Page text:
Along with a level of anonymity, virtual chatrooms and instant messaging are less inhibited by the physical body. With webchats, it is possible to secede the body and allow members to become better acquainted with others on a more personal level. For many, such a transcendence is remarkable because the lot of us who are self - conscious fear rejection based on our outward appearance. Online, users do not have to reveal anything about their looks and if they wanted to, they could all claim to look like Brad Pitt or Britney Spears. Most people online however, with the exception of those looking for a quick sexual encounter, are not as concerned with what one looks like but rather how you interact with others and what your interests are. Nina Wakeford writes that "there has been much less attention to the body which is not screened, the one which is 'left' when the computer is turned off, or even what happens to the 'real' body when the computer is on" (413). Wakeford implies that textual forms of communication allows you to construct a "virtual" body that is separate from your "real" body. MSN features chatrooms in a café - bar setting where users are identified by avatars, or cartoon characters. While Wakeford observes that the mainline chatting is still done through text, the cartoon figures are given an extent of emotions and expressions. For example, Wakeford comments that "the execudyke can flirt or open her jacket to reveal a Lesbian Avengers T - shirt, as the user selects different modes from a predetermined set of cartoon images" (407). Animation is one way in which queer folk can exert their identities. As mentioned by Wakeford, the user selects the image which best suits her or him and thus they are able to build on their own perception of themselves to construct a representation of themselves which they find to be the most accurate.
ModemBoy.net is a membership - oriented Bulletin Board System aimed at gay males that attempts to recreate the settings of a formal high school. Wakeford believes that in a sense, ModemBoy.net takes textual interaction and "allows for an appropriation and redemption of negative high school experiences" (419). In many respects, ModemBoy.net allows its members the opportunity to return to the past and experience high school in a more preferred fashion. However, identity in this "virtual" high school is also contorted, much so by popular gay images. Wakeford writes that "[ModemBoy.net] constructs gay men as horny, sexually compulsive adolescent boys ... ModemBoy.net builds on images common in gay male subculture and in society as a whole. Through its playful focus on a particular strand of gay iconography, ModemBoy.net gains the comfortable uniformity of a consistent spatial metaphor but potentially disenfranchises more diverse expressions of queer identity" (419 - 420).
Wakeford sees that "ModemBoy.net's cultural referents are 'horny, sexually compulsive adolescent boys' and a blatant ideal of 'hairless white boys' (419). Much like heterosexual individuals, homosexuals are subjected to similar ideals of beauty and image. Thus, these standards are often depicted in online representations. Such is the case with ModemBoy.net, where users are considered to be "STUDents" (419) and meet the media's portrayal of gay men. These identities are also reflected in the user IDs selected by gay internet members, such as "CuteGayBoi22" or "HotBeachBoy84". The descriptions incorporated into such user IDs demonstrates the influence of popular gay iconography on the gay community.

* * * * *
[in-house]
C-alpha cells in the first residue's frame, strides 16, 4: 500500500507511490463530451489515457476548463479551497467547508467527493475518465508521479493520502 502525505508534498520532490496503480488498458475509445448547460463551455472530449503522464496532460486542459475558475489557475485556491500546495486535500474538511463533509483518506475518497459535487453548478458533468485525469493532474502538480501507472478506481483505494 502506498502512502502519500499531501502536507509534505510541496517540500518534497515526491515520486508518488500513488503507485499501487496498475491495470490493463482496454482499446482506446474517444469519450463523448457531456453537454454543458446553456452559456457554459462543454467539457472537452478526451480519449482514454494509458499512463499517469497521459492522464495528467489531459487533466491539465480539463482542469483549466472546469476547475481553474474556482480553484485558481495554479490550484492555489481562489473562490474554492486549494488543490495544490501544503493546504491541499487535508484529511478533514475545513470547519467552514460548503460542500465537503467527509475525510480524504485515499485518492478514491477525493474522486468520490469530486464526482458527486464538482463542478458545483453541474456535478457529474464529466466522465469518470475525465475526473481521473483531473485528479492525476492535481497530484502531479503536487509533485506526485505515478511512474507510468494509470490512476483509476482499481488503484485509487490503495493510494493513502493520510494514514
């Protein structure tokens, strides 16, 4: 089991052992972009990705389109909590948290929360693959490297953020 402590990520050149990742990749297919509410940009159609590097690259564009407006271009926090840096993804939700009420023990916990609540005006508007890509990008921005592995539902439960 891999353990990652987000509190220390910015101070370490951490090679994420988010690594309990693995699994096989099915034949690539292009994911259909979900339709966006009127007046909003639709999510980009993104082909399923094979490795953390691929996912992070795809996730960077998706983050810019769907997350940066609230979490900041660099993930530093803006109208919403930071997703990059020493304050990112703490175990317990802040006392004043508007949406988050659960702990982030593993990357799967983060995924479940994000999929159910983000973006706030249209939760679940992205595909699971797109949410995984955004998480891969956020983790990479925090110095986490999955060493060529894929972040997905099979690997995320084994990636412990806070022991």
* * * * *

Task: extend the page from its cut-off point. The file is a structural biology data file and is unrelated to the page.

Wakeford suggests that while "you can be whoever you want to be in cyberspace" (412), nonetheless, "identity appears to be attached primarily to signals of the body, whether they are codes for body parts or physical attributes ...". Wakeford explains how queer users can alter and experience different physical accounts of themselves while logged onto a chatroom or other network. She attributes this fact to the norms of online interaction, where you are practically "bodyless," so users are free to devise images of themselves that they find most acceptable to themselves and others (413).
Randal Woodland concludes that " we must not forget that these [virtual] communities are, for the most part, rooted not in face-to-face interactions but in discourse, more specifically in the kinds of discourse that take queer identities, however contested, as a given. The kinds of writing engendered by these spaces are informed by a perspective that moves queer discourses from the boundaries to the centre" (Woodland, 429).
Such a transformation in the attitudes towards gay issues is witnessed on America Online or the world wide web more generally through the growth of such forums as Planet Out. Woodland ends his argument by writing that
although the initial impulse for establishing an on - line queer space may be to set up a 'safe' environment where people can feel free to express their identities, such spaces also become the sites where identities are shaped, tested, and transformed, both individually and corporately. The fluid boundaries of on - line spaces prove an apt locus for this redefinition of queer identities" (430).
Online, gay, lesbian, bisexual, and transgender communities are experiencing a "tornado" in communication and in the way in which they view themselves. Indeed, over the rainbow lies a virtual world, a sort of cyber "Oz", where queer folk can associate and assemble freely without the constraints of "Kansas". Most certainly, "there are no closets in Cyberspace" (Smith et al, 82).